Kogyo Tsukioka’s Funabashi: The Floating Bridge

Funabashi: The Floating Bridge

By Eva Allan

We had an unforeseeably long time to live with a print from the GALC; we checked it out more than a year ago, pre-lockdown, and then it became our COVID companion artwork. A Japanese print by Kogyo Tsukioka, Funabashi: The Floating Bridge, it depicts a scene from traditional Noh theater. The plot of the play, as described by the writing on the print, involves lovers separated first by a river and then by death–their disapproving families removed part of the bridge and the man drowned, becoming a lingering spirit searching for rest in the afterlife.

In this scene, the actor playing the woman stands just to the left of the center of the print, by the edge of the doorway or big window.  On the other side of the jamb, the actor playing the man-spirit stands behind some railings of a bridge. We can see neither his feet nor the surface on which he stands, which helps us understand the supernatural nature of the  “floating bridge.” A pine tree, also with an indeterminate base, appears on the left, also obscuring the supports of the bridge. The pine, long-lived and evergreen, could symbolize remembrance, longevity, and steadfast, undying love (as it does elsewhere in Japanese literature).

One of the pleasures of viewing original artwork is enjoying details you can’t easily appreciate in reproduction. With just a few lines, Tsukioka indicates the sag of organic skin under the painted wooden masks. We see the ribbon that ties the woman’s mask behind the actor’s head. The masks and costumes contribute to the theatrical nature of the characters: the man wears a jacket with enormous grey sleeves and a wide-legged blue pants; his mask is exaggeratedly masculine under an enormous wig; his outfit boasts large-scale patterns with big bamboo leaves and twisting black birds, but with subtle grey and blue colors. The fabric of the woman character’s kimono features a delicate, repeating floral pattern, with heart-shaped leaves like a domestic begonia or violet. Long, abstract narrow ribbons and lapping waves pattern her kimono, wrapping around the actor like fingers, and echo the grasp of her hand that holds in the heavy fabric (in the absence of a belt/obi). This fabric may make her character seem more demure and confined, but her kimono features a prominent red-orange fabric, the strongest color of the print, and she is placed just off center, which contributes to the tension felt between the two tragically separated characters.

We hung this print next to our own impression of the Nihonbashi Bridge in Snow by Hiroshige, which my husband bought when he visited Japan for a conference as a graduate student. The prominent bridge in the Hiroshige emphasized the small bridge depicted by Tsukioka, but the juxtaposition brought out many more differences between the prints. The Nihonbashi Bridge was more about everyday people going about daily errands and the busy world of commerce; because of the snow but also because of their tasks they keep their heads down and hurry towards their purposes. The Funibashi: Floating Bridge scene exists outside of the daily rush, outside even of worldly time, in a fantastic, theatrical setting.

Then, the COVID crisis meant that we all entered a stay-at-home lockdown. During this strange time, the Floating Bridge print took on new layers of meaning: the man and woman seemed to be on opposite sides of a big pane of glass, paralleling our own separation from the world. The Hiroshige print, with its bustle, business, and commercial activity, suddenly became cold and unrelatable, as we stopped running errands or hurrying to school and work. We stayed inside, looking out of the window or at a computer screen; our days merged into a timeless otherworldliness. The characters in the Floating Bridge scene became closer to the daily images on the news: they were like the musicians on balconies in Italy, encouraging healthcare workers; like the teddy bears placed in the windows to delight children on neighborhood walks; or the rainbows drawn by children and taped on windows to symbolize hope in the midst of the COVID-crisis. The separated lovers came to resemble nursing home residents and their visitors, separated by glass windows, unable to embrace.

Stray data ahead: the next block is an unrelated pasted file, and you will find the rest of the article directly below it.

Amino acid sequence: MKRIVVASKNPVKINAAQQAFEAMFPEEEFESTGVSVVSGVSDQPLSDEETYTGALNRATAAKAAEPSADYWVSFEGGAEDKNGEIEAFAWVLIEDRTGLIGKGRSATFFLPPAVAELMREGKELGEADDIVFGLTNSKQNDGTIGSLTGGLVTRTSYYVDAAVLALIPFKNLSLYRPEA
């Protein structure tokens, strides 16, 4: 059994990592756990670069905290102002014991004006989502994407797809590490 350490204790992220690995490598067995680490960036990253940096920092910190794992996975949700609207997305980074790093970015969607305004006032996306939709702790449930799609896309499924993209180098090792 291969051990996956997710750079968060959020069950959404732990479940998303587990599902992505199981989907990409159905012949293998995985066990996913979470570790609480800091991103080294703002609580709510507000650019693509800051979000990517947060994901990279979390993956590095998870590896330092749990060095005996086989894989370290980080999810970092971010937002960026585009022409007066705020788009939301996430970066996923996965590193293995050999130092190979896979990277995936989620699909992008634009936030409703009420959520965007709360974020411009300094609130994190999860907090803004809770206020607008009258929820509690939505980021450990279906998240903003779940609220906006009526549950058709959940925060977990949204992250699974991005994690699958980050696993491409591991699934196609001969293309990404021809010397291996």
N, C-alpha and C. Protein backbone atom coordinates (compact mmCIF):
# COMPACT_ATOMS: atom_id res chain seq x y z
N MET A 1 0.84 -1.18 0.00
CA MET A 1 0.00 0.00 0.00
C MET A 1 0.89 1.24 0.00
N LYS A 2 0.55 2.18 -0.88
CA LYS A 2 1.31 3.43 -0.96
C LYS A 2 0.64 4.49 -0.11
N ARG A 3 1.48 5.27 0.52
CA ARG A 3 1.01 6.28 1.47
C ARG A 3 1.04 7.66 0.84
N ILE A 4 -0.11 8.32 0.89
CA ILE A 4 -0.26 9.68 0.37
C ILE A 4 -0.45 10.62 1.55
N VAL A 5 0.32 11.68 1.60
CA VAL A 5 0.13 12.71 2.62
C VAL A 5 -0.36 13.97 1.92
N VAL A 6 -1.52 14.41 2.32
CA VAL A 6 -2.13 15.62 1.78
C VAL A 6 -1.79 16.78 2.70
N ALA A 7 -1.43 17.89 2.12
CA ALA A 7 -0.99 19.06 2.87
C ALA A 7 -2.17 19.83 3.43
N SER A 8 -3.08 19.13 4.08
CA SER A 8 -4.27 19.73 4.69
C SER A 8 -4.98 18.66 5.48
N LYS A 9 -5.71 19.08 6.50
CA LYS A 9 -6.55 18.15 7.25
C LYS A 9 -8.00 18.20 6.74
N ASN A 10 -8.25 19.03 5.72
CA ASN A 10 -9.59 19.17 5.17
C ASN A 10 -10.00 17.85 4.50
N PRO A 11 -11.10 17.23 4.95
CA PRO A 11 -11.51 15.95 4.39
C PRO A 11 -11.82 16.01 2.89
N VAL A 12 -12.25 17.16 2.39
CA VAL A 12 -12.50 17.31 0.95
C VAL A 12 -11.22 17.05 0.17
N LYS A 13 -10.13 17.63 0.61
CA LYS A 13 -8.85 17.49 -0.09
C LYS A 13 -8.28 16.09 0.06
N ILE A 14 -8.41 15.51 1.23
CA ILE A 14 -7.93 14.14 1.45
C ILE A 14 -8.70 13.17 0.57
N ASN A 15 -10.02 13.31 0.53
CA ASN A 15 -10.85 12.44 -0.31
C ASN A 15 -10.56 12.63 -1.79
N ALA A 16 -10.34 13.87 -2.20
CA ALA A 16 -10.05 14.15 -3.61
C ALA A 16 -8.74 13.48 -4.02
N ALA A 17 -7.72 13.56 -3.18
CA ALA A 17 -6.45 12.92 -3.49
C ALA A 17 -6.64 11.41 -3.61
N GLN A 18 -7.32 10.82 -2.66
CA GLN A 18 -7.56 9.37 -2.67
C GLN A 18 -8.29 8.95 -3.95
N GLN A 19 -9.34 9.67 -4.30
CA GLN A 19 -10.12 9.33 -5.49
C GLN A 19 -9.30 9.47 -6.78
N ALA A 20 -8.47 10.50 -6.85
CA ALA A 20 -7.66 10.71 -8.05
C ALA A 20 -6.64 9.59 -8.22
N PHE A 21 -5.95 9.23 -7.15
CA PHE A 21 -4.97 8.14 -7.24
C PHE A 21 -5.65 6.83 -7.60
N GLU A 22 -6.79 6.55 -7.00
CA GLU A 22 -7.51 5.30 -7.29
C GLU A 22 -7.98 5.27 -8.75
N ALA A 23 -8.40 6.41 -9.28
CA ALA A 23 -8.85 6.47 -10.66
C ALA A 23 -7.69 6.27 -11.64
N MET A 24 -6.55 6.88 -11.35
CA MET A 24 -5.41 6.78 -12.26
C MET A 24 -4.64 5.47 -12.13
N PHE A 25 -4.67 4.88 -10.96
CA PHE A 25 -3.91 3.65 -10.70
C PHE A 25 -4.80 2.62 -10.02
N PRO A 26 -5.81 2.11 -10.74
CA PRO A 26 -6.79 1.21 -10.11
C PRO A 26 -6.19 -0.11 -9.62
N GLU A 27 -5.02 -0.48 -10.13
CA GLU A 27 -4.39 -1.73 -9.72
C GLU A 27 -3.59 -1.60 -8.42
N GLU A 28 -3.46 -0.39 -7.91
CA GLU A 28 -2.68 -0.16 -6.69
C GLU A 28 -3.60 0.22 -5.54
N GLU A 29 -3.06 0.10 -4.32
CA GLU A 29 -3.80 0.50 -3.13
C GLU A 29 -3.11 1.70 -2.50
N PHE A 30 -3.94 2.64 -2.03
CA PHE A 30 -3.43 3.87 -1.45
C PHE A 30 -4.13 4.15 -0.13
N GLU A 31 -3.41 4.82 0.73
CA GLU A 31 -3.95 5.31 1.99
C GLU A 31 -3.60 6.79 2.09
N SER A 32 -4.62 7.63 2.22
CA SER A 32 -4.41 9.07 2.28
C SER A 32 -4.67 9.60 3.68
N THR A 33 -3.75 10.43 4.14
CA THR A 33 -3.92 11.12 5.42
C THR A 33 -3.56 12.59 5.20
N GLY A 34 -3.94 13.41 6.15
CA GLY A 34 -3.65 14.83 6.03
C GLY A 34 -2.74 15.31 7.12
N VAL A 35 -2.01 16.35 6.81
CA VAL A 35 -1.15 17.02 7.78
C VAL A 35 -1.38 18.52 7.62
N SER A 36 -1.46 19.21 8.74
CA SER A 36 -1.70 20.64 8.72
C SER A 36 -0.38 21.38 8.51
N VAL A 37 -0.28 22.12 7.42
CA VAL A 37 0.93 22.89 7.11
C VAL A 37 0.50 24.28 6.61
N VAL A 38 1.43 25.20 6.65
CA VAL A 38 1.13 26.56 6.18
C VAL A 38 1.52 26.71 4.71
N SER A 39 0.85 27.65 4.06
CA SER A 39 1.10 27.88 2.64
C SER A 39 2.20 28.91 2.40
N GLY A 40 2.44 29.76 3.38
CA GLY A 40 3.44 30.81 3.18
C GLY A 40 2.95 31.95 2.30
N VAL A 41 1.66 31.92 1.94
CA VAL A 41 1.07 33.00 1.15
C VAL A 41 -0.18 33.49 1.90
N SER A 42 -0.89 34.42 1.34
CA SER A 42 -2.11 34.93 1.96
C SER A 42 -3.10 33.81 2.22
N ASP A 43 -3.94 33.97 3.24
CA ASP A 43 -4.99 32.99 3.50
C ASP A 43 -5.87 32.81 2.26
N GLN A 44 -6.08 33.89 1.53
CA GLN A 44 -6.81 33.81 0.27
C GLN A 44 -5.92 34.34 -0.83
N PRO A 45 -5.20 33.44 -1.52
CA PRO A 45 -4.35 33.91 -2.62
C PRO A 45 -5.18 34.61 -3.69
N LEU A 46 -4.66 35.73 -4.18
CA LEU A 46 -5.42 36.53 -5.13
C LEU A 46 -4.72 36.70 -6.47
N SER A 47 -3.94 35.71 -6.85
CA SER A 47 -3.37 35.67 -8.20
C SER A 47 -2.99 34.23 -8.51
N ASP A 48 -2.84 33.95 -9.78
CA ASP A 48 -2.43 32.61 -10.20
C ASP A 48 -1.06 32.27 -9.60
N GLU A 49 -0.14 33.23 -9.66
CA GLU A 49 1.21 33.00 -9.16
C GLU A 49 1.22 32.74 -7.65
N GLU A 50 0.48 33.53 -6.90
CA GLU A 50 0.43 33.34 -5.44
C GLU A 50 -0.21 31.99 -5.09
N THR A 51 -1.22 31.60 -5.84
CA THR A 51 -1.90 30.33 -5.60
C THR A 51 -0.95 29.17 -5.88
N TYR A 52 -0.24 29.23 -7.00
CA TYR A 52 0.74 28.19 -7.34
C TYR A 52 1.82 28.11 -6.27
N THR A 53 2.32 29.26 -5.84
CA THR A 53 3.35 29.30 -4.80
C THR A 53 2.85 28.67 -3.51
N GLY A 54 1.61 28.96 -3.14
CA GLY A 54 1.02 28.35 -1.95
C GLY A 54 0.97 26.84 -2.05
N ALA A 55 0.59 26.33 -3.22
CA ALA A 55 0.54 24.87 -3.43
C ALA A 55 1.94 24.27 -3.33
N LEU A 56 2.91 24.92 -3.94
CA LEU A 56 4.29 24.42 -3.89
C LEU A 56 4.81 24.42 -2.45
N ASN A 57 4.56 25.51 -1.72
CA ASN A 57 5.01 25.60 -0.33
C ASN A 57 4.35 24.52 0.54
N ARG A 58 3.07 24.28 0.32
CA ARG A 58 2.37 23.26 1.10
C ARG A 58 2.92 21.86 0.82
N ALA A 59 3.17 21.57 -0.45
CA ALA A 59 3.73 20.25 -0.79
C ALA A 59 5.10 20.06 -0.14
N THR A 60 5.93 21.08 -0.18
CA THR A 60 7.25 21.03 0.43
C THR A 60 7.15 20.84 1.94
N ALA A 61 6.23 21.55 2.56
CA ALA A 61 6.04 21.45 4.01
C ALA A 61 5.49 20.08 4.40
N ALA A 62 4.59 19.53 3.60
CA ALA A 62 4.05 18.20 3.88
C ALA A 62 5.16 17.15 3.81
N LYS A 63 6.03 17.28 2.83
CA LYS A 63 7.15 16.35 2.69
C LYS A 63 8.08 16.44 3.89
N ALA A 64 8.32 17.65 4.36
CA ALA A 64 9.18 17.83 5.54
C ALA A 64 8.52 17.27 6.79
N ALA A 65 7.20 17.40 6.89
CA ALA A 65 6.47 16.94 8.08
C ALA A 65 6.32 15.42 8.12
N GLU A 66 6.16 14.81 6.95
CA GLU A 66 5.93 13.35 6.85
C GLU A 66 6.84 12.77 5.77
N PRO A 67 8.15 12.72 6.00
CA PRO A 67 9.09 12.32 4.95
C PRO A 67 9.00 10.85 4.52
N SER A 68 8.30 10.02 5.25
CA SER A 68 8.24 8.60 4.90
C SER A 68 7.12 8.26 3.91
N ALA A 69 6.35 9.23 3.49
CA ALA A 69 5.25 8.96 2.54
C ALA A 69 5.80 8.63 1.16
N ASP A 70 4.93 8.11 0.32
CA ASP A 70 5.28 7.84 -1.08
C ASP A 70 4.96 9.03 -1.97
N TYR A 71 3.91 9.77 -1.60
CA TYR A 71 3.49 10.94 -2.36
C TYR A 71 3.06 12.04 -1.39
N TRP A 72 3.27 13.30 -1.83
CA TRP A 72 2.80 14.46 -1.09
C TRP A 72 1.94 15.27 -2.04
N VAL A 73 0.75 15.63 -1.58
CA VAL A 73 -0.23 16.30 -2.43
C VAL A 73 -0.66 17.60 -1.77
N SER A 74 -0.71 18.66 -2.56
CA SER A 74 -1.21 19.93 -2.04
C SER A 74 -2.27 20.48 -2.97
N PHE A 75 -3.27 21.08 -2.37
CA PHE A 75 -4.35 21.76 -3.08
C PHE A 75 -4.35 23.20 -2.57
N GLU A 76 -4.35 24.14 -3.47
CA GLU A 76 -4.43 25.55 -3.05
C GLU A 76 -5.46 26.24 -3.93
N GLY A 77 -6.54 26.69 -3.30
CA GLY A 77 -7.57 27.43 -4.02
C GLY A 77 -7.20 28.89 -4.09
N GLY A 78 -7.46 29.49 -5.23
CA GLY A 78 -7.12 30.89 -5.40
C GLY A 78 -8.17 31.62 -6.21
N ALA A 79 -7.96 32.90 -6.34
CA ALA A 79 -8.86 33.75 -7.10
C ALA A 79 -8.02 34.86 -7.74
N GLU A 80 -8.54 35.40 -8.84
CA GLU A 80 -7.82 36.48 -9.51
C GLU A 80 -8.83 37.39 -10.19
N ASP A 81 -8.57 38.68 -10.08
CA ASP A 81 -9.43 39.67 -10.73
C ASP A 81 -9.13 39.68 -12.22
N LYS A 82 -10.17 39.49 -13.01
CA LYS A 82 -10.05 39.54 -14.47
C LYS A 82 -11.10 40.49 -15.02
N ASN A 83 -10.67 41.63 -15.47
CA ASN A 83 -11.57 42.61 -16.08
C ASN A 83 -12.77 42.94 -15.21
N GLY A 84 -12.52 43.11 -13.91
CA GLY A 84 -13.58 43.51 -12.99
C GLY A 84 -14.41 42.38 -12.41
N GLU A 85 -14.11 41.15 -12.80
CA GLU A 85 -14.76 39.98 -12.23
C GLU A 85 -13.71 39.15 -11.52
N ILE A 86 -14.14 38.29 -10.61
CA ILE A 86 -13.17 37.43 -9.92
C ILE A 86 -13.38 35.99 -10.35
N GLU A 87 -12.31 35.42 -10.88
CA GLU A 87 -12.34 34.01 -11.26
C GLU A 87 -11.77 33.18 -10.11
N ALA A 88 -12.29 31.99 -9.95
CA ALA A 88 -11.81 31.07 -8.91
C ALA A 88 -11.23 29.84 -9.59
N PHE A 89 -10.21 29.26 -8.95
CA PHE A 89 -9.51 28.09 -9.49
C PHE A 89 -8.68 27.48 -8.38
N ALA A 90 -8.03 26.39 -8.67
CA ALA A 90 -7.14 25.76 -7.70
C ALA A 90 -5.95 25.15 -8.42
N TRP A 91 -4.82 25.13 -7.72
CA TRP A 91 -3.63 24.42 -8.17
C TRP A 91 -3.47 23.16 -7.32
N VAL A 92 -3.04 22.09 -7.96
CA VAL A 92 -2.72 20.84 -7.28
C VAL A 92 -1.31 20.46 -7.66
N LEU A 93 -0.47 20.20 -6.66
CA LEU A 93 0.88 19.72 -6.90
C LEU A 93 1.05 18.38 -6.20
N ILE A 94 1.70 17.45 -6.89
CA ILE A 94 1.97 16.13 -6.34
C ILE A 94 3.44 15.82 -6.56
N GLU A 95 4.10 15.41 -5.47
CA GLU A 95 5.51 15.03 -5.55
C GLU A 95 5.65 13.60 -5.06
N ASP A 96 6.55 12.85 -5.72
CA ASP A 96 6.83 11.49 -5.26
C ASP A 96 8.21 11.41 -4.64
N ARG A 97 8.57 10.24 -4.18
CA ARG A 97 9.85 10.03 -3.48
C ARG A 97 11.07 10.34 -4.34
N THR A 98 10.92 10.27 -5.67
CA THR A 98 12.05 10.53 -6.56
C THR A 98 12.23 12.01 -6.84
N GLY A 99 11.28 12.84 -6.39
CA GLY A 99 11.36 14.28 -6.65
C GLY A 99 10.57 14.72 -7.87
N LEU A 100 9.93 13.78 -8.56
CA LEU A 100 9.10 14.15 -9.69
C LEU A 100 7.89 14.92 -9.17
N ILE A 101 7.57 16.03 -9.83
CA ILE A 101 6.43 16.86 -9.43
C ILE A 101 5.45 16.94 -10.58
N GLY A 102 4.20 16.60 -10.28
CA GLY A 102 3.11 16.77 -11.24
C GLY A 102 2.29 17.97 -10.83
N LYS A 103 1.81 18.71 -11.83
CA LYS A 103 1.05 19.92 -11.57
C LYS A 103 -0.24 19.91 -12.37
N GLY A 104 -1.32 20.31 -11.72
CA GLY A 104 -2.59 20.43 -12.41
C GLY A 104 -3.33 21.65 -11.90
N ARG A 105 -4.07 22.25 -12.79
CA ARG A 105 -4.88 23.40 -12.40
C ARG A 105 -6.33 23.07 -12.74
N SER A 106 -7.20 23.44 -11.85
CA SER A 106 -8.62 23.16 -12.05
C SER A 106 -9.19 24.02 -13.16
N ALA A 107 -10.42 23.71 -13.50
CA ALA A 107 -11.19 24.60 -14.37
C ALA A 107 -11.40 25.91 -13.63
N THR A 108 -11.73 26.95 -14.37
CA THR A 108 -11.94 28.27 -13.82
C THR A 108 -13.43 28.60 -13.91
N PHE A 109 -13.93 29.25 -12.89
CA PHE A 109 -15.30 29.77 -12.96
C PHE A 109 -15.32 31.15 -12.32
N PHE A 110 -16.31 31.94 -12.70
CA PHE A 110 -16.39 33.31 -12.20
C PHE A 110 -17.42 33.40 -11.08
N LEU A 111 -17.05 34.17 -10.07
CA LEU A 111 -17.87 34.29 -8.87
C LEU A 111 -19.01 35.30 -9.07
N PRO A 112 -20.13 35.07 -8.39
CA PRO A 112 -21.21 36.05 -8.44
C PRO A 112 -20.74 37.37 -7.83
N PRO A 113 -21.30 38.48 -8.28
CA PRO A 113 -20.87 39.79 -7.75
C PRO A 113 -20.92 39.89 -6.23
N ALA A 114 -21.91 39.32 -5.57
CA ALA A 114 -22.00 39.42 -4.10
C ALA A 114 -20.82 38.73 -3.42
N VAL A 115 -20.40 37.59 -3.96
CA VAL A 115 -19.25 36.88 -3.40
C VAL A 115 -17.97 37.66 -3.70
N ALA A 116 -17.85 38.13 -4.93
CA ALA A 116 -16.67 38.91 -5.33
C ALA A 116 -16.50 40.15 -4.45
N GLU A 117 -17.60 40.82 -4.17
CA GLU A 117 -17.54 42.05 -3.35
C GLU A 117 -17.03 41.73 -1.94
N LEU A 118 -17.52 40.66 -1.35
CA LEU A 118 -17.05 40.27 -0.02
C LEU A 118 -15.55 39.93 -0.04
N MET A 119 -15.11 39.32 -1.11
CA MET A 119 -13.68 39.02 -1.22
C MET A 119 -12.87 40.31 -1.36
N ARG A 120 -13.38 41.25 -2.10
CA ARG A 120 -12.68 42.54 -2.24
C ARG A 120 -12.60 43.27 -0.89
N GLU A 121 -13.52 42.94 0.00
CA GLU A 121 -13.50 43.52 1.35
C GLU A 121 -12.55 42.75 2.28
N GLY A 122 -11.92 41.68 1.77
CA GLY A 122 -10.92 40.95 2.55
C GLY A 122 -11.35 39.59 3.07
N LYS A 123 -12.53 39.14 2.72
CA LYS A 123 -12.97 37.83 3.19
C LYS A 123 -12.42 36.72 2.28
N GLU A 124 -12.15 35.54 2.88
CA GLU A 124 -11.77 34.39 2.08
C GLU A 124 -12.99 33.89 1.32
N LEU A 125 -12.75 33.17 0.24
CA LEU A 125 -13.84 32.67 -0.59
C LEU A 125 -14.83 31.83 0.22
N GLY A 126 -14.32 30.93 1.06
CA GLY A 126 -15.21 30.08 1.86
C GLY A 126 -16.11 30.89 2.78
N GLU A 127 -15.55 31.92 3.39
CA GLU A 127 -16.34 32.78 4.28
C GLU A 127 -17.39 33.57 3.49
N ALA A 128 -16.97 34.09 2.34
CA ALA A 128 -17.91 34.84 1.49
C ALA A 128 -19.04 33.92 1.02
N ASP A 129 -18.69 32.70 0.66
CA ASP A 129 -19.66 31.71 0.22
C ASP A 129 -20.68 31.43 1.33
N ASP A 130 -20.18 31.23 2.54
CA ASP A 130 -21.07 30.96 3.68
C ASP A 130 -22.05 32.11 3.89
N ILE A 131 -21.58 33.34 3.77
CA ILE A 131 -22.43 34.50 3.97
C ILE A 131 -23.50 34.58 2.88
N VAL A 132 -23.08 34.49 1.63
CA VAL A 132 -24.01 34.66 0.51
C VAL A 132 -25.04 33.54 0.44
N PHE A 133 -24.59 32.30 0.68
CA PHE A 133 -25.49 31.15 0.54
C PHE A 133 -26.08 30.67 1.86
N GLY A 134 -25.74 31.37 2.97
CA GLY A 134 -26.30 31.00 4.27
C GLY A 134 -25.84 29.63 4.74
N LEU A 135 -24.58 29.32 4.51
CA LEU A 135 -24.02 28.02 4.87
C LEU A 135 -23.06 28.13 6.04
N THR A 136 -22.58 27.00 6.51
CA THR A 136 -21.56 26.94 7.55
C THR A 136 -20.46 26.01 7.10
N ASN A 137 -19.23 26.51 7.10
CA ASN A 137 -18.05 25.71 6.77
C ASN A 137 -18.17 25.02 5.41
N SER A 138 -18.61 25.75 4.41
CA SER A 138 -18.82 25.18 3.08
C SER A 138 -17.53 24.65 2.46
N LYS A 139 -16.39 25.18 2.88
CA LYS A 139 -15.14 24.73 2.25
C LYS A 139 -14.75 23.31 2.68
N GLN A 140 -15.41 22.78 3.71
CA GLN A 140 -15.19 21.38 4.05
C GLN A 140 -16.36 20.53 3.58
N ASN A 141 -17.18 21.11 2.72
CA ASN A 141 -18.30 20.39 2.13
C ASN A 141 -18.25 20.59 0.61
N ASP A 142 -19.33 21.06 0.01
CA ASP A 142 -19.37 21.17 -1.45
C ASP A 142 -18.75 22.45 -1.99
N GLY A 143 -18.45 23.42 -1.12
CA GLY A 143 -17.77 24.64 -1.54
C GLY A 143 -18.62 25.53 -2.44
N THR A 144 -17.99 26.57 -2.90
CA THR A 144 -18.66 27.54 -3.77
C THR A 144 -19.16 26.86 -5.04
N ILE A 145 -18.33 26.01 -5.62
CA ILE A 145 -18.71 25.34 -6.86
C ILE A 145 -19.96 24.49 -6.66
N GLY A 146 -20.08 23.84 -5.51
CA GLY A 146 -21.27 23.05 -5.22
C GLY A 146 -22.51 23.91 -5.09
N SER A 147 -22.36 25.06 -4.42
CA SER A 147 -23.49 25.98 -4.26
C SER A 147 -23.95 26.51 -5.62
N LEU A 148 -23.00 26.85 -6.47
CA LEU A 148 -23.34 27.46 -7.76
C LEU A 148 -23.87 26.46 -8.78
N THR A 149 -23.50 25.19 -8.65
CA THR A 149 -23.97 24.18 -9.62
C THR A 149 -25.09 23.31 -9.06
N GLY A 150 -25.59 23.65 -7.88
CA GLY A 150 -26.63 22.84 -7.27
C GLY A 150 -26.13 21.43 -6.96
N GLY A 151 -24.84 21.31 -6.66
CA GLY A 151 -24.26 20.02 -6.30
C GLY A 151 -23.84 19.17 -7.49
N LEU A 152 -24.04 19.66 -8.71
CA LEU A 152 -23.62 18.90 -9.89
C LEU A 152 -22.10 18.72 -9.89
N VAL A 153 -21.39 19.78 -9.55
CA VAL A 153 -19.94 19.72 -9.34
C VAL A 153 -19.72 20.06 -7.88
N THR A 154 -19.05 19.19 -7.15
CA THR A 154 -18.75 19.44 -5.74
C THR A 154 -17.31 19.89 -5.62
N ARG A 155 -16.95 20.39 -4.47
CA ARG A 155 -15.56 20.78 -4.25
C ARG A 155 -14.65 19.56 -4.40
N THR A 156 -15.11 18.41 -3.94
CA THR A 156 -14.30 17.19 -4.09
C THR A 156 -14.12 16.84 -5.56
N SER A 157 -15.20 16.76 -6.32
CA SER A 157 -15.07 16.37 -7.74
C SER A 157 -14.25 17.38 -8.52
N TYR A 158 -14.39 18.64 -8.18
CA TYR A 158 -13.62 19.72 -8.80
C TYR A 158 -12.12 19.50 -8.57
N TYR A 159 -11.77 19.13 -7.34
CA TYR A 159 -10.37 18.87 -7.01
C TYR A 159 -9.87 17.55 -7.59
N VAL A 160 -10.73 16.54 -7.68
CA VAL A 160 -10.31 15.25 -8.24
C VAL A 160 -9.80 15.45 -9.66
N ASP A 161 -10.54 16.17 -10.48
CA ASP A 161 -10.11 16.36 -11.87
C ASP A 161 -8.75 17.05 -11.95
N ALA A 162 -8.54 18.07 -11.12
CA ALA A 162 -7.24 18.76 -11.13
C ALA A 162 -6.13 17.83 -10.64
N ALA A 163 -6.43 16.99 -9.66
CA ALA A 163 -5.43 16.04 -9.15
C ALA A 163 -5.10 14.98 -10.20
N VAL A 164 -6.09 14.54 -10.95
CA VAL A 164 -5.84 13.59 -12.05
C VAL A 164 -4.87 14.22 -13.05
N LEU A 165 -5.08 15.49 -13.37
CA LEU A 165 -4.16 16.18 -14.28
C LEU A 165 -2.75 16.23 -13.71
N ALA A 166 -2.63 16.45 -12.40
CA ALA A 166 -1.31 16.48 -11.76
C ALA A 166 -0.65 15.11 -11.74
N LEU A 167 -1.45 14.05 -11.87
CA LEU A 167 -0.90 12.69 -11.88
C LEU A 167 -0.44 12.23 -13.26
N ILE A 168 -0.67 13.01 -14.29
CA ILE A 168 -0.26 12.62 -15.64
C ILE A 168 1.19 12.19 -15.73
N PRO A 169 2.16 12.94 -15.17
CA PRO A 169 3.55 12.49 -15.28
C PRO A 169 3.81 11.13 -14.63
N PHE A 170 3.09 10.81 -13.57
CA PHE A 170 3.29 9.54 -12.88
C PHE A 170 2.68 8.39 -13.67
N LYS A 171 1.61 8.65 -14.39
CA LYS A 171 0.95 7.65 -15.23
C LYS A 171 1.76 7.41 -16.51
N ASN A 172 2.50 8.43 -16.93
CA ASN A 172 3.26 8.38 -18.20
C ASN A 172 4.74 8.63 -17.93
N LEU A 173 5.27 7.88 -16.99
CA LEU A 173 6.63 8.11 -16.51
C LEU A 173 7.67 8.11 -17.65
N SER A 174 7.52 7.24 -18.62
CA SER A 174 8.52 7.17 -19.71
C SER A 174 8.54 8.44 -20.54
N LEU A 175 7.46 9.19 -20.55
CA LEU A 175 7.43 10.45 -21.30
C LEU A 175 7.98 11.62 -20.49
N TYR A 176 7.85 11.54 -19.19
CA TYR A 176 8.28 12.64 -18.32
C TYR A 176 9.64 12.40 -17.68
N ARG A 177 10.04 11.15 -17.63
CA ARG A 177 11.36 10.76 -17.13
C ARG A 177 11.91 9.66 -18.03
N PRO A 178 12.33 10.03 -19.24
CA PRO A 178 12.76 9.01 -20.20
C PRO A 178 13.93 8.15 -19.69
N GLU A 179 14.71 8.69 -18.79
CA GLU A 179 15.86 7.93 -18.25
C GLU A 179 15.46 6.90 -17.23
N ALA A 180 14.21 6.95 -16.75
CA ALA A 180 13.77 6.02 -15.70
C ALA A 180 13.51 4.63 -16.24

Too soon, the Floating Bridge print became a reminder of the deaths of so many loved ones, now hundreds of thousands on the other side of the bridge of mortality. So many COVID victims had to say goodbye to their families separated by glass or by screens, wearing masks or otherworldly ventilators and oxygen tubes, barred and blockaded from corporal human touch.

In the end, there is that little pine. Both figures in the Floating Bridge scene turn towards it, rather than making eye contact with each other. It isn’t tall, just a bushy sapling really.  Tsukioka allows it to come into the woman’s space, although it seems more likely to be growing outside next to the bridge, as in a Japanese garden. This modest pine becomes the symbol of life beyond human lifespan, of hope that the coronavirus wouldn’t keep us separated from our families forever, and of love that could last beyond mortality.

Thank you for allowing us to keep this print during the lockdown time, for waiving late fees and extending due dates. The extra time offered more moments of spontaneous insight. It encouraged long looking in a year when much of our attention was given to the distraction of computer screens. It was extraordinary to live with an original artwork that seemed to gather new harrowing meaning in this unusual and difficult year, and I’m grateful for the extra time we had with this print.